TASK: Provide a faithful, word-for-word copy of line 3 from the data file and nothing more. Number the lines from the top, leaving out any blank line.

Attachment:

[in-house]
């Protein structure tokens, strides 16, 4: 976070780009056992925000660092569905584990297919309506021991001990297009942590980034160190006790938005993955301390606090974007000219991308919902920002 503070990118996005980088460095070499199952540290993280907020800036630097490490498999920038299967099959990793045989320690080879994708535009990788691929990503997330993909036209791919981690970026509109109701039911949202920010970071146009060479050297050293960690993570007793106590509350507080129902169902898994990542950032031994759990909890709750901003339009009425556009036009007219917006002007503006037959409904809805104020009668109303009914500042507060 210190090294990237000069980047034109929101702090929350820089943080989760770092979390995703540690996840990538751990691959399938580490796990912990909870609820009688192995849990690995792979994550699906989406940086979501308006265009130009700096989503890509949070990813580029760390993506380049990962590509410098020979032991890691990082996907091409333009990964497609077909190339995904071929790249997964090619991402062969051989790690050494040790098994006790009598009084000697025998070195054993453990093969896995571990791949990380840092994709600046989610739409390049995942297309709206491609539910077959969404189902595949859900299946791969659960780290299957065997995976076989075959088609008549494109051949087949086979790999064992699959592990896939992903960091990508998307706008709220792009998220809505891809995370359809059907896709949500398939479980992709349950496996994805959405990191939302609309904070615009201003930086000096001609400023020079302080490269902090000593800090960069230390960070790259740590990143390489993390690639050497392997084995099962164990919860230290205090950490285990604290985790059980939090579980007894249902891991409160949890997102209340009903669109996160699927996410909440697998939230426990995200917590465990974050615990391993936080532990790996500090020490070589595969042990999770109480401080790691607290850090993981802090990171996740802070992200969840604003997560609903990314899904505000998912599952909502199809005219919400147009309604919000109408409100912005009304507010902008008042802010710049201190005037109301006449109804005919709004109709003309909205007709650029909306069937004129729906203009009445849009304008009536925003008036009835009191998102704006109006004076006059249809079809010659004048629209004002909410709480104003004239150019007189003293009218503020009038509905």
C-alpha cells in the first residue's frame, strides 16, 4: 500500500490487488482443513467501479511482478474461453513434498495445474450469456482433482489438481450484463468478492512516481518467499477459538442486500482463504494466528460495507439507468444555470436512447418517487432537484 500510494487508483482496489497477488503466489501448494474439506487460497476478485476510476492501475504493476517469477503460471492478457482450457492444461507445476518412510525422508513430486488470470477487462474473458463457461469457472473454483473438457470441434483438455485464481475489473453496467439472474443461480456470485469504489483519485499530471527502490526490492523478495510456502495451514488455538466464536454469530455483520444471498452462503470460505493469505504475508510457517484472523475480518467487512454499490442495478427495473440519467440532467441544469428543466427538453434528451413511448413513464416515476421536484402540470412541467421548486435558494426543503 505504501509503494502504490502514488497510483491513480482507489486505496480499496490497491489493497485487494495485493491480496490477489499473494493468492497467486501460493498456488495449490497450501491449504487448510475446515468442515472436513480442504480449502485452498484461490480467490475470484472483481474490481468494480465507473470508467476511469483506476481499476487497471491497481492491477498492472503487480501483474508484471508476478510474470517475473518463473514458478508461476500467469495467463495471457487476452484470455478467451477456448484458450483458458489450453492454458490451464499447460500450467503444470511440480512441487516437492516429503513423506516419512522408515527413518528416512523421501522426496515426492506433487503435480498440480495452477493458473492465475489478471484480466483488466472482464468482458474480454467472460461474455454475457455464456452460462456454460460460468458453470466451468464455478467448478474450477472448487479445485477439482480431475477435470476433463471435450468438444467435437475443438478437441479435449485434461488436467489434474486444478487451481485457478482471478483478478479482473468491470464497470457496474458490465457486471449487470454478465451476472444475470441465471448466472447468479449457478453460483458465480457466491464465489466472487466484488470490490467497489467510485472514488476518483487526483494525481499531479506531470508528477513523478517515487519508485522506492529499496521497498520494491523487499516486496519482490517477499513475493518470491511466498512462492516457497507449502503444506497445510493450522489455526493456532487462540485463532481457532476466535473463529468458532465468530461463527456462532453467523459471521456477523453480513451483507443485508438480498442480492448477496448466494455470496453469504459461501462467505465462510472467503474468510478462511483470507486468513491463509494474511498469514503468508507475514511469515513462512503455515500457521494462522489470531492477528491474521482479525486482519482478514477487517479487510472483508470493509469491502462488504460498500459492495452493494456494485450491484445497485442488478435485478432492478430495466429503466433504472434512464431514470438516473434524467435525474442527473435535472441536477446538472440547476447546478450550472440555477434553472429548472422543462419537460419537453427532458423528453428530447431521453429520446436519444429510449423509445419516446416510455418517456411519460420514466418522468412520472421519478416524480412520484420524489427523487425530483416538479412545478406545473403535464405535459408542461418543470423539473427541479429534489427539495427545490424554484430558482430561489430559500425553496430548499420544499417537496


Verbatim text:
C-alpha cells in the first residue's frame, strides 16, 4: 500500500490487488482443513467501479511482478474461453513434498495445474450469456482433482489438481450484463468478492512516481518467499477459538442486500482463504494466528460495507439507468444555470436512447418517487432537484 500510494487508483482496489497477488503466489501448494474439506487460497476478485476510476492501475504493476517469477503460471492478457482450457492444461507445476518412510525422508513430486488470470477487462474473458463457461469457472473454483473438457470441434483438455485464481475489473453496467439472474443461480456470485469504489483519485499530471527502490526490492523478495510456502495451514488455538466464536454469530455483520444471498452462503470460505493469505504475508510457517484472523475480518467487512454499490442495478427495473440519467440532467441544469428543466427538453434528451413511448413513464416515476421536484402540470412541467421548486435558494426543503 505504501509503494502504490502514488497510483491513480482507489486505496480499496490497491489493497485487494495485493491480496490477489499473494493468492497467486501460493498456488495449490497450501491449504487448510475446515468442515472436513480442504480449502485452498484461490480467490475470484472483481474490481468494480465507473470508467476511469483506476481499476487497471491497481492491477498492472503487480501483474508484471508476478510474470517475473518463473514458478508461476500467469495467463495471457487476452484470455478467451477456448484458450483458458489450453492454458490451464499447460500450467503444470511440480512441487516437492516429503513423506516419512522408515527413518528416512523421501522426496515426492506433487503435480498440480495452477493458473492465475489478471484480466483488466472482464468482458474480454467472460461474455454475457455464456452460462456454460460460468458453470466451468464455478467448478474450477472448487479445485477439482480431475477435470476433463471435450468438444467435437475443438478437441479435449485434461488436467489434474486444478487451481485457478482471478483478478479482473468491470464497470457496474458490465457486471449487470454478465451476472444475470441465471448466472447468479449457478453460483458465480457466491464465489466472487466484488470490490467497489467510485472514488476518483487526483494525481499531479506531470508528477513523478517515487519508485522506492529499496521497498520494491523487499516486496519482490517477499513475493518470491511466498512462492516457497507449502503444506497445510493450522489455526493456532487462540485463532481457532476466535473463529468458532465468530461463527456462532453467523459471521456477523453480513451483507443485508438480498442480492448477496448466494455470496453469504459461501462467505465462510472467503474468510478462511483470507486468513491463509494474511498469514503468508507475514511469515513462512503455515500457521494462522489470531492477528491474521482479525486482519482478514477487517479487510472483508470493509469491502462488504460498500459492495452493494456494485450491484445497485442488478435485478432492478430495466429503466433504472434512464431514470438516473434524467435525474442527473435535472441536477446538472440547476447546478450550472440555477434553472429548472422543462419537460419537453427532458423528453428530447431521453429520446436519444429510449423509445419516446416510455418517456411519460420514466418522468412520472421519478416524480412520484420524489427523487425530483416538479412545478406545473403535464405535459408542461418543470423539473427541479429534489427539495427545490424554484430558482430561489430559500425553496430548499420544499417537496